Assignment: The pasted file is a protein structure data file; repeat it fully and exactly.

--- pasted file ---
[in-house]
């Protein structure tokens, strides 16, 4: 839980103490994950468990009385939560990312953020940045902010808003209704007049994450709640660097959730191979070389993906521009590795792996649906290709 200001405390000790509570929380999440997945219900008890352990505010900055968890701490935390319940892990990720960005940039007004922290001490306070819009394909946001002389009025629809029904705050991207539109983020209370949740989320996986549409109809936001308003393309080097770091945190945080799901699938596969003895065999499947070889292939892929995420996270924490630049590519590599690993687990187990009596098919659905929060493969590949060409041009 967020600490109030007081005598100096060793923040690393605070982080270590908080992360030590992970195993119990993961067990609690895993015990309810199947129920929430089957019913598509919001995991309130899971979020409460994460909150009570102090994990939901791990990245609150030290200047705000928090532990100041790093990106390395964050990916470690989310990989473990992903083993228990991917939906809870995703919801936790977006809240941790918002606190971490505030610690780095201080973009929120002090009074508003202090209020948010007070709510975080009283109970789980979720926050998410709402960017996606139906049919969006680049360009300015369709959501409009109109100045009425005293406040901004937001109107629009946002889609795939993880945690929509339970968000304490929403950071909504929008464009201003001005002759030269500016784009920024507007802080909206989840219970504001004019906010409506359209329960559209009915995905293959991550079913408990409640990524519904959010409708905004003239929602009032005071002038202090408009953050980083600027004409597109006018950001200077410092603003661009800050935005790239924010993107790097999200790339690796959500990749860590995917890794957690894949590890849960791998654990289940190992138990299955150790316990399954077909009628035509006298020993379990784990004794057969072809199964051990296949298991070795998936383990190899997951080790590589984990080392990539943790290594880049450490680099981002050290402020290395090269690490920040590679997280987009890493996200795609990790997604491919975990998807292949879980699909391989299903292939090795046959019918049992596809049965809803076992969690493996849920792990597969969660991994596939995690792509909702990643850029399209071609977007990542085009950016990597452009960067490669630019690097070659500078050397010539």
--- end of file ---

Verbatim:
[in-house]
């Protein structure tokens, strides 16, 4: 839980103490994950468990009385939560990312953020940045902010808003209704007049994450709640660097959730191979070389993906521009590795792996649906290709 200001405390000790509570929380999440997945219900008890352990505010900055968890701490935390319940892990990720960005940039007004922290001490306070819009394909946001002389009025629809029904705050991207539109983020209370949740989320996986549409109809936001308003393309080097770091945190945080799901699938596969003895065999499947070889292939892929995420996270924490630049590519590599690993687990187990009596098919659905929060493969590949060409041009 967020600490109030007081005598100096060793923040690393605070982080270590908080992360030590992970195993119990993961067990609690895993015990309810199947129920929430089957019913598509919001995991309130899971979020409460994460909150009570102090994990939901791990990245609150030290200047705000928090532990100041790093990106390395964050990916470690989310990989473990992903083993228990991917939906809870995703919801936790977006809240941790918002606190971490505030610690780095201080973009929120002090009074508003202090209020948010007070709510975080009283109970789980979720926050998410709402960017996606139906049919969006680049360009300015369709959501409009109109100045009425005293406040901004937001109107629009946002889609795939993880945690929509339970968000304490929403950071909504929008464009201003001005002759030269500016784009920024507007802080909206989840219970504001004019906010409506359209329960559209009915995905293959991550079913408990409640990524519904959010409708905004003239929602009032005071002038202090408009953050980083600027004409597109006018950001200077410092603003661009800050935005790239924010993107790097999200790339690796959500990749860590995917890794957690894949590890849960791998654990289940190992138990299955150790316990399954077909009628035509006298020993379990784990004794057969072809199964051990296949298991070795998936383990190899997951080790590589984990080392990539943790290594880049450490680099981002050290402020290395090269690490920040590679997280987009890493996200795609990790997604491919975990998807292949879980699909391989299903292939090795046959019918049992596809049965809803076992969690493996849920792990597969969660991994596939995690792509909702990643850029399209071609977007990542085009950016990597452009960067490669630019690097070659500078050397010539």